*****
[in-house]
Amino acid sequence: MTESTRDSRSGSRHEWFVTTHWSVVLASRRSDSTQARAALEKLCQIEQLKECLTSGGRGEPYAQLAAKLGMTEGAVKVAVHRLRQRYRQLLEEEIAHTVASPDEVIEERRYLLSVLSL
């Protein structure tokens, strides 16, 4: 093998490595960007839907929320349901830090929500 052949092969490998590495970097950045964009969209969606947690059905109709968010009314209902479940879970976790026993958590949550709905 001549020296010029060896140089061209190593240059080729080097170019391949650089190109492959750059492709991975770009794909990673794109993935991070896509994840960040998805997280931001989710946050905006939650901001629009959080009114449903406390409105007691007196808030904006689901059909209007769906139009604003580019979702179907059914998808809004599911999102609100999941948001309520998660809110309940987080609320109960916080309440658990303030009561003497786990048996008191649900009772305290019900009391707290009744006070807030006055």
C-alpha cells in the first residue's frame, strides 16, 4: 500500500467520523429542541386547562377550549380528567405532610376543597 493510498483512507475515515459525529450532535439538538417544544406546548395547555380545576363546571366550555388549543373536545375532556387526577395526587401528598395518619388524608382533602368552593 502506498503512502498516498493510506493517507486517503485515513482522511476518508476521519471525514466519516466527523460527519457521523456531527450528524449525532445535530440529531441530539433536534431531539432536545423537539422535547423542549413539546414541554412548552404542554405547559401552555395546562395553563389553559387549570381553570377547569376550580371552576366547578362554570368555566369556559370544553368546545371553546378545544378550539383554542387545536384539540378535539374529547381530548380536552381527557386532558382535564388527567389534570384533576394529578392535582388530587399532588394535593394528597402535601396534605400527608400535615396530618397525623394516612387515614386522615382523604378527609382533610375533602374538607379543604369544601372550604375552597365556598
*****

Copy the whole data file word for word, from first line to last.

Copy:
[in-house]
Amino acid sequence: MTESTRDSRSGSRHEWFVTTHWSVVLASRRSDSTQARAALEKLCQIEQLKECLTSGGRGEPYAQLAAKLGMTEGAVKVAVHRLRQRYRQLLEEEIAHTVASPDEVIEERRYLLSVLSL
């Protein structure tokens, strides 16, 4: 093998490595960007839907929320349901830090929500 052949092969490998590495970097950045964009969209969606947690059905109709968010009314209902479940879970976790026993958590949550709905 001549020296010029060896140089061209190593240059080729080097170019391949650089190109492959750059492709991975770009794909990673794109993935991070896509994840960040998805997280931001989710946050905006939650901001629009959080009114449903406390409105007691007196808030904006689901059909209007769906139009604003580019979702179907059914998808809004599911999102609100999941948001309520998660809110309940987080609320109960916080309440658990303030009561003497786990048996008191649900009772305290019900009391707290009744006070807030006055």
C-alpha cells in the first residue's frame, strides 16, 4: 500500500467520523429542541386547562377550549380528567405532610376543597 493510498483512507475515515459525529450532535439538538417544544406546548395547555380545576363546571366550555388549543373536545375532556387526577395526587401528598395518619388524608382533602368552593 502506498503512502498516498493510506493517507486517503485515513482522511476518508476521519471525514466519516466527523460527519457521523456531527450528524449525532445535530440529531441530539433536534431531539432536545423537539422535547423542549413539546414541554412548552404542554405547559401552555395546562395553563389553559387549570381553570377547569376550580371552576366547578362554570368555566369556559370544553368546545371553546378545544378550539383554542387545536384539540378535539374529547381530548380536552381527557386532558382535564388527567389534570384533576394529578392535582388530587399532588394535593394528597402535601396534605400527608400535615396530618397525623394516612387515614386522615382523604378527609382533610375533602374538607379543604369544601372550604375552597365556598